‘Adapt to survive’ is a fitting mantra for the latest tense drama from The Assistant writer-director Kitty Green. This time, she places the star of her #MeToo-styled 2019 film, actor Julia Garner, in the heart of the Australian Outback to serve drinks to booze-addled patrons of a dysfunctional pub.

Inspired by fascinating 2016 documentary Hotel Coolgardie, The Royal Hotel takes a compelling look at ingrained toxic masculinity and the dominance of alcohol culture, as well as sobering isolation through the eyes of two backpacking female foreigners. An uneasy, maddening decline into the inevitable, Green’s film explores the effects of the unhealthy environment on two independent young women and the choices they must make for their well-being.

‘Gen Z’ Americans Hanna (Garner) and Liv (Jessica Henwick of Glass Onion fame) reluctantly take live-in bartending jobs fund the rest of their Australian trip after finances run out. Dropped off at the rundown Royal Hotel in a remote Outback mining town, the friends initially see their rut of situation as part of a greater adventure. But their optimism evaporates as things rapidly deteriorate when alcoholic owner Billy (an exceptional Hugo Weaving) loses the upper hand with his patrons, often resorting to violence, and long-suffering partner Carol (Ursula Yovich) can no longer save Billy and the boozer. As the unwanted intentions of the local men grows, the girls soon find themselves expected to do more than just serve drinks, putting their relationship to the test.

The slow-burn drama not only allows for the malaise to manifest, but also a creeping and numbing claustrophobia – the latter beautifully juxtaposed with cinematographer Michael Latham’s wide-open, yellow-hued Outback vistas as the girls (and viewer) get to escape for a day with ‘charming’ local Matty (Toby Wallace) for a refreshing swim in a creek, only to return like a boomerang to the parched surroundings of the crumbling, dusty establishment. Ironically, the friends may find its local swimming pool dried out and barren, but the booze carries on flowing at the bar, as it affects every colourful character in their own quirky way.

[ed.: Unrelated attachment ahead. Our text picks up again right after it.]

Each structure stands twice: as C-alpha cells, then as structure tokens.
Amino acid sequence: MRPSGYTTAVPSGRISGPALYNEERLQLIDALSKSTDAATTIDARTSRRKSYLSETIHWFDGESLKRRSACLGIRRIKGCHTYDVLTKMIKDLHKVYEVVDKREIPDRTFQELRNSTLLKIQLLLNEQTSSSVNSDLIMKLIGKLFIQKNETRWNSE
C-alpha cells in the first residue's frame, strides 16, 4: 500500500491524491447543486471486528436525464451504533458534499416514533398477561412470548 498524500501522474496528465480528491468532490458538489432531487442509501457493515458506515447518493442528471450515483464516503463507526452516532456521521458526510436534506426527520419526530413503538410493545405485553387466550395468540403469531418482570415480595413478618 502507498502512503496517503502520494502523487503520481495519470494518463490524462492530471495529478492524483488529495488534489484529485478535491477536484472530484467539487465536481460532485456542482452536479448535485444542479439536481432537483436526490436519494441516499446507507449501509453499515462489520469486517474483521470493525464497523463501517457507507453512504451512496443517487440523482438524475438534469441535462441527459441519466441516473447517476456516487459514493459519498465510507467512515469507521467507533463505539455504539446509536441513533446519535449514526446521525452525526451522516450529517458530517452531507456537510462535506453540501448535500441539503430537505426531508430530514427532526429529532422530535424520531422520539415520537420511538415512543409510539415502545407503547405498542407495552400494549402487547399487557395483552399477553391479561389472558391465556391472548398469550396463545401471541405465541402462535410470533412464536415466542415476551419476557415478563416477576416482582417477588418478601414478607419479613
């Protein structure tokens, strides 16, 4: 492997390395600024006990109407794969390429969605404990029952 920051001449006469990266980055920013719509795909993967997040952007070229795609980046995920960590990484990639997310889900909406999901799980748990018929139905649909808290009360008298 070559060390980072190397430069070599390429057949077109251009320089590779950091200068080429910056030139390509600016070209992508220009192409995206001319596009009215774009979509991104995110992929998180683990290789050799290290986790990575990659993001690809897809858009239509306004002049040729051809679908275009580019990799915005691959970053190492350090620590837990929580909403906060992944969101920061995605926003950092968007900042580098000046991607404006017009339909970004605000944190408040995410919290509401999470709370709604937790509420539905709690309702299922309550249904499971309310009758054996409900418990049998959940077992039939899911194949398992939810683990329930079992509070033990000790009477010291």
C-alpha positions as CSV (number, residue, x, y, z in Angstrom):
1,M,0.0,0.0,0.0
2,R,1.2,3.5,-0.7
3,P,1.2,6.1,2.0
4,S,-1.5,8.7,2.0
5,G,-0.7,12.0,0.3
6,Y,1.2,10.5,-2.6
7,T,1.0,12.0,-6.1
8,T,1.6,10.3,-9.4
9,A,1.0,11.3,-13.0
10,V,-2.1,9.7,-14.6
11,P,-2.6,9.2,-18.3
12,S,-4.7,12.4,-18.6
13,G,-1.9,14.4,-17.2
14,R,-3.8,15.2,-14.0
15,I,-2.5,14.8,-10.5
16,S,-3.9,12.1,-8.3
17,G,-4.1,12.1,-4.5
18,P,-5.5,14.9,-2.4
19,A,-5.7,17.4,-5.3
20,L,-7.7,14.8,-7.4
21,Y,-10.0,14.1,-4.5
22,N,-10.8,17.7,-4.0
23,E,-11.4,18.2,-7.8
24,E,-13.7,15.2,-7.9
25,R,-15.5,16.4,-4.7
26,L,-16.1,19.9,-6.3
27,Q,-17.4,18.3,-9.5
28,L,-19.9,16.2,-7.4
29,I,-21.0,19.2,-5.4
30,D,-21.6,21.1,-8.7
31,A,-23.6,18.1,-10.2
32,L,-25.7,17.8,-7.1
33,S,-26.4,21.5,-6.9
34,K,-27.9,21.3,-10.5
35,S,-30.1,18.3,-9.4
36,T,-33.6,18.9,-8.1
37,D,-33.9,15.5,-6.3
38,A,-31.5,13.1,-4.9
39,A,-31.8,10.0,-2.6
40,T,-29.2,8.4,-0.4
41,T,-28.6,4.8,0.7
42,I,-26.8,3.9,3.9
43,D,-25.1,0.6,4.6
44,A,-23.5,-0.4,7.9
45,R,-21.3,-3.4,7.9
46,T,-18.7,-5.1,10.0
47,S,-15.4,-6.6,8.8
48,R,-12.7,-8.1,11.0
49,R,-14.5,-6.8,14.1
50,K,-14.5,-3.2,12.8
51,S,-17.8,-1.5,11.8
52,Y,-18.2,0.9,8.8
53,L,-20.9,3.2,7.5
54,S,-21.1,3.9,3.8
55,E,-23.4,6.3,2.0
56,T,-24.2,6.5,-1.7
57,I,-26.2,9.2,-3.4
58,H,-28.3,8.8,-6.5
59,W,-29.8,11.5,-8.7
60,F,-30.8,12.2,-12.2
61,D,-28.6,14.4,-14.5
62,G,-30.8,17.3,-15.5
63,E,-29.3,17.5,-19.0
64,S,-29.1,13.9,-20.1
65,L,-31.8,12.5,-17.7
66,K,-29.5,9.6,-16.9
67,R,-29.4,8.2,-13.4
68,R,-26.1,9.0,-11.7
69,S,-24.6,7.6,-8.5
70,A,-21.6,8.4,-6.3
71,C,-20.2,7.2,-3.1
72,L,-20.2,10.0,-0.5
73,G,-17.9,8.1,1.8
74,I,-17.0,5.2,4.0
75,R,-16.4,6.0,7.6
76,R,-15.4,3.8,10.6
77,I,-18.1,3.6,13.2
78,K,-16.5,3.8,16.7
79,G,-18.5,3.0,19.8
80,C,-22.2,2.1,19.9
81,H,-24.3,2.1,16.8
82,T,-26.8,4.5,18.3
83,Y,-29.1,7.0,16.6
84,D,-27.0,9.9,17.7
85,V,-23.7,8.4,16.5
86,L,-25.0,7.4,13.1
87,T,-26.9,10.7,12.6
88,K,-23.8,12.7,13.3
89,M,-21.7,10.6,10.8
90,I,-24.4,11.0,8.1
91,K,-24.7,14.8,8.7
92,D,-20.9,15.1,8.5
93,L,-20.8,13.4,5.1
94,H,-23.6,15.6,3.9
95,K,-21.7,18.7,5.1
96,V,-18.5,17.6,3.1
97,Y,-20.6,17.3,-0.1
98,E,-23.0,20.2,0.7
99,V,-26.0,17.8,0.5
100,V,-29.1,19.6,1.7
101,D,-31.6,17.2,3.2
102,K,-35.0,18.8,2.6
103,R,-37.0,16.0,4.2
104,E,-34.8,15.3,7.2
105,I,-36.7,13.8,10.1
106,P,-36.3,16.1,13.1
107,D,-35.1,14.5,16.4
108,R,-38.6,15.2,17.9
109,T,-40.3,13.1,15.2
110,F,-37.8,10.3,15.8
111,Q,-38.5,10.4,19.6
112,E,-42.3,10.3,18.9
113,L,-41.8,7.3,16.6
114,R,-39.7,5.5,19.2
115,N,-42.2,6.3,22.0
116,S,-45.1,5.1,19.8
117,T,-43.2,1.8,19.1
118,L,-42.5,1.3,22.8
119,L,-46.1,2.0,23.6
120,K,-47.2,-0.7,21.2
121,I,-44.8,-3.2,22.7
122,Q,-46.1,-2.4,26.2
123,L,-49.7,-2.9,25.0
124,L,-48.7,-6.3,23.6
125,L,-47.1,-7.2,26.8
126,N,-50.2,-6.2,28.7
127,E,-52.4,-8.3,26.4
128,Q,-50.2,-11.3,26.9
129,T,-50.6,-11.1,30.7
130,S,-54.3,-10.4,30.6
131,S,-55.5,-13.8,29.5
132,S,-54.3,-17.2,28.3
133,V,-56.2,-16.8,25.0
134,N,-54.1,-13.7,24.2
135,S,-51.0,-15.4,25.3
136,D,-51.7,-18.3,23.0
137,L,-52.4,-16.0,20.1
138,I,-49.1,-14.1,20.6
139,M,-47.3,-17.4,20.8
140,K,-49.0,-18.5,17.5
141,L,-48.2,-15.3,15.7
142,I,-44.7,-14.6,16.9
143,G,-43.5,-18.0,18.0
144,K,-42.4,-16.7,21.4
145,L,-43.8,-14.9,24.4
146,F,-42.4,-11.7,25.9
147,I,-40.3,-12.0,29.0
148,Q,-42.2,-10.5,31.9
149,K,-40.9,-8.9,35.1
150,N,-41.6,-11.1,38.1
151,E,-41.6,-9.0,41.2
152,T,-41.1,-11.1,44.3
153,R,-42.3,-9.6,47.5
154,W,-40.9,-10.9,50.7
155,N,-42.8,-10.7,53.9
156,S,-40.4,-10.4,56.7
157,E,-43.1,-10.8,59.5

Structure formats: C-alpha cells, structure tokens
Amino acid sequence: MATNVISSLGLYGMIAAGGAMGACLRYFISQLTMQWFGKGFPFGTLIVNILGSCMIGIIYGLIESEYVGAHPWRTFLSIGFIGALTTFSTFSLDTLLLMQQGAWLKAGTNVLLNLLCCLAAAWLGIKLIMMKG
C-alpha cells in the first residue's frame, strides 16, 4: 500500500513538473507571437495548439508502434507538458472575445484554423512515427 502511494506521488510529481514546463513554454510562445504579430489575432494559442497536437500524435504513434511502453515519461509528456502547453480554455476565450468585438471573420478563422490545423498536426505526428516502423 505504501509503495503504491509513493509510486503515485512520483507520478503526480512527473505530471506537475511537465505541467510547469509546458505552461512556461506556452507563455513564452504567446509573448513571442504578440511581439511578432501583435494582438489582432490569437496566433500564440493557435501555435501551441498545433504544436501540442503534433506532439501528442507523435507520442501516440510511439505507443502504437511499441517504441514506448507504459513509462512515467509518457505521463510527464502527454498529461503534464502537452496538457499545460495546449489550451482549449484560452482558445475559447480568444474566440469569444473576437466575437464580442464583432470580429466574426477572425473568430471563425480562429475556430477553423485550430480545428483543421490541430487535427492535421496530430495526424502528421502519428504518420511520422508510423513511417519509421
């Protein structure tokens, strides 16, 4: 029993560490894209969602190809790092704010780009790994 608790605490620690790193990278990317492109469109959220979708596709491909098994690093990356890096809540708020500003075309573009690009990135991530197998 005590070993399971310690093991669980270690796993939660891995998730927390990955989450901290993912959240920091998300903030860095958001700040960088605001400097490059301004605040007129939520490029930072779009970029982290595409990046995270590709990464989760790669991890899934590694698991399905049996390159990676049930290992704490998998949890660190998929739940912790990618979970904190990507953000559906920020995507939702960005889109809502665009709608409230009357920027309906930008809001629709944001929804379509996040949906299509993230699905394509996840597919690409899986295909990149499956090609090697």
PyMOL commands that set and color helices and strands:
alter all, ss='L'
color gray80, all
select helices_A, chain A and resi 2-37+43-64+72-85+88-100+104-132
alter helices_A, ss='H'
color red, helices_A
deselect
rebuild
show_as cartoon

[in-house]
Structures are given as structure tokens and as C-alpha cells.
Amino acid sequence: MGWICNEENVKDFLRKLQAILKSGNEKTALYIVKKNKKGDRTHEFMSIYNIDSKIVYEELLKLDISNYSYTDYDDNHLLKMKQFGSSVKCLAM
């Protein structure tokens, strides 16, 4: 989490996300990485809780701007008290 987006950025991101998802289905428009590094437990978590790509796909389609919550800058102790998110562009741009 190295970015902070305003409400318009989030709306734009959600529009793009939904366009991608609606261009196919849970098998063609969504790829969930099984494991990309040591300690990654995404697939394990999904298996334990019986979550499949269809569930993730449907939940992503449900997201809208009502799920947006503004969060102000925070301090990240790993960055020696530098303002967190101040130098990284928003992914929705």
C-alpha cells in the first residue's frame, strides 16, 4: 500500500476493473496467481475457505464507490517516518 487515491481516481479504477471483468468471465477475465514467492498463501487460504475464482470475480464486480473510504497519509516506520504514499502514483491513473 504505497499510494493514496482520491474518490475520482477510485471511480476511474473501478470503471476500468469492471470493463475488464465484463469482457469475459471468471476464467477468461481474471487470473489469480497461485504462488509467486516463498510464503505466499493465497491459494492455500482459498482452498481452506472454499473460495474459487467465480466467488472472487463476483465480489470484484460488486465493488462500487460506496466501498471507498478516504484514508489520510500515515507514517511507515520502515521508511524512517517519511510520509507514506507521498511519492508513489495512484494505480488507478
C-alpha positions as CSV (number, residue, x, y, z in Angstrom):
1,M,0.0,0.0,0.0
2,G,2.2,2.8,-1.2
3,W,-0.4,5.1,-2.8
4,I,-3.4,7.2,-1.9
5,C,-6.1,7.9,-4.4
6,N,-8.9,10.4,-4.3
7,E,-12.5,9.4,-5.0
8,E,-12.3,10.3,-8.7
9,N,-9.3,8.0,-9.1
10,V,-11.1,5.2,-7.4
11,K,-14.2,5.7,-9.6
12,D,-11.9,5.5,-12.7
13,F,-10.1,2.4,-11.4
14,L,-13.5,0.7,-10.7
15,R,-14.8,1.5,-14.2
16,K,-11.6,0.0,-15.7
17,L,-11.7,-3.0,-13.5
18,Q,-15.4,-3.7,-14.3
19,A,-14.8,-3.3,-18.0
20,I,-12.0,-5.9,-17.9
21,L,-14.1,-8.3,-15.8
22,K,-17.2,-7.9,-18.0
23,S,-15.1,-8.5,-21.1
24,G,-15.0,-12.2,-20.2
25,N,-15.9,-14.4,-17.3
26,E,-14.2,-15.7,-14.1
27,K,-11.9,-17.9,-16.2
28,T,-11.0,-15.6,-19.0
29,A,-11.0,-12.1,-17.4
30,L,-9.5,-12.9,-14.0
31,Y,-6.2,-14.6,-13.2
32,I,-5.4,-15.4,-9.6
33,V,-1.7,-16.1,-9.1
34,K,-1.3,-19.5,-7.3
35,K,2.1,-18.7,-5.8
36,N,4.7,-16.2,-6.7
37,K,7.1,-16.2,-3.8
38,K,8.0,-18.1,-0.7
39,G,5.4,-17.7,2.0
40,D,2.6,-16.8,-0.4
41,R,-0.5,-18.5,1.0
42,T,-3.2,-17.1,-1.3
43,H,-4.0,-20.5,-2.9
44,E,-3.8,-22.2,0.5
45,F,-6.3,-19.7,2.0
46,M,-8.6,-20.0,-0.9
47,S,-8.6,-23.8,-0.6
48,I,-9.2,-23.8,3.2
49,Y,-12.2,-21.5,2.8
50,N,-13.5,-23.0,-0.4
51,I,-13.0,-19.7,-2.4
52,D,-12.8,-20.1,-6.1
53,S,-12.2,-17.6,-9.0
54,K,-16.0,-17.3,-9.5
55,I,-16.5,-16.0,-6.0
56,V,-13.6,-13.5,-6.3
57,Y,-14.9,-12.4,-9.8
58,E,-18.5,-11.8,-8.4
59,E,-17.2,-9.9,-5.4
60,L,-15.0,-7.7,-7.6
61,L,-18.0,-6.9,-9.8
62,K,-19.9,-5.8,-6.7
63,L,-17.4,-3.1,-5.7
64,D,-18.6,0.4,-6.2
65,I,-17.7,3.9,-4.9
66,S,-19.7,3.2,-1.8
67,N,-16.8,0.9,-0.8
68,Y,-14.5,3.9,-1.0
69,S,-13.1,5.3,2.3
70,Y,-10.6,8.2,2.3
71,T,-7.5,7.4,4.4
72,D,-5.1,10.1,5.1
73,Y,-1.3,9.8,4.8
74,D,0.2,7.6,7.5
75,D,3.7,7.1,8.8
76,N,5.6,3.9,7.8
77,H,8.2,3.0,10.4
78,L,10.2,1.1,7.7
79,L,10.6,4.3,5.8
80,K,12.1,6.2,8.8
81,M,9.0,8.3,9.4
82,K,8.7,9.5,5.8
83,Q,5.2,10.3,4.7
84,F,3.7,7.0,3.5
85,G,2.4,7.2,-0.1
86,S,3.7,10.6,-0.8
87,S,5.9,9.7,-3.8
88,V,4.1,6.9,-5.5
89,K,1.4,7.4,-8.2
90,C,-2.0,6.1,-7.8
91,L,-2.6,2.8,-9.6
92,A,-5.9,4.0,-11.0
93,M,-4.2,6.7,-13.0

Green almost avoids stereotyping her patrons, but the universal ugliness of the effects of an challenged dominant patriarchy, lack of social mobility and ingrained racism against the Indigenous people in the story simply does not allow for anything else to transpire. That said, Green embraces this stark reality by attempting to give each key character the some screen time to demonstrate their awkward social skills towards the new bar staff. The more fascinating exchanges are often those between the local women and Hanna and Liv, as they try to survive their lot in differing ways.

Garner is excellent once more as the guarded Hanna who keeps carefree Liv in line and notices the danger signs of unhinged Dolly (Daniel Henshall) and his hold over the other men. Her ability to act strong, tight-lipped and poker-faced in the wake of her character’s great peril while portraying a furnace of emotions burning inside her never ceases to impress. This boils over in an end scene that feels straight out of a Tarantino/Rodriguez action movie in design – perhaps a little out of place for such a setting, however warranted the girls’ actions might be.

The Royal Hotel slowly and uncompromisingly unravels as female survival tactics kick in and are tested to the limit, resulting in a solid and rather absorbing follow-up feature for Green.

The Royal Hotel
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Lisa Giles-Keddie
Fierce film reviewer and former BFI staffer, Lisa is partial to any Jack Nicholson flick. She also masquerades as a broadcast journalist, waiting for the day she can use her Criminology & Criminal Justice-trained mind like a female Cracker.
the-royal-hotel-reviewAn uneasy, maddening decline into the inevitable, The Royal Hotel slowly and uncompromisingly unravels as female survival tactics kick in and are tested to the limit, resulting in a solid and rather absorbing follow-up feature for Green.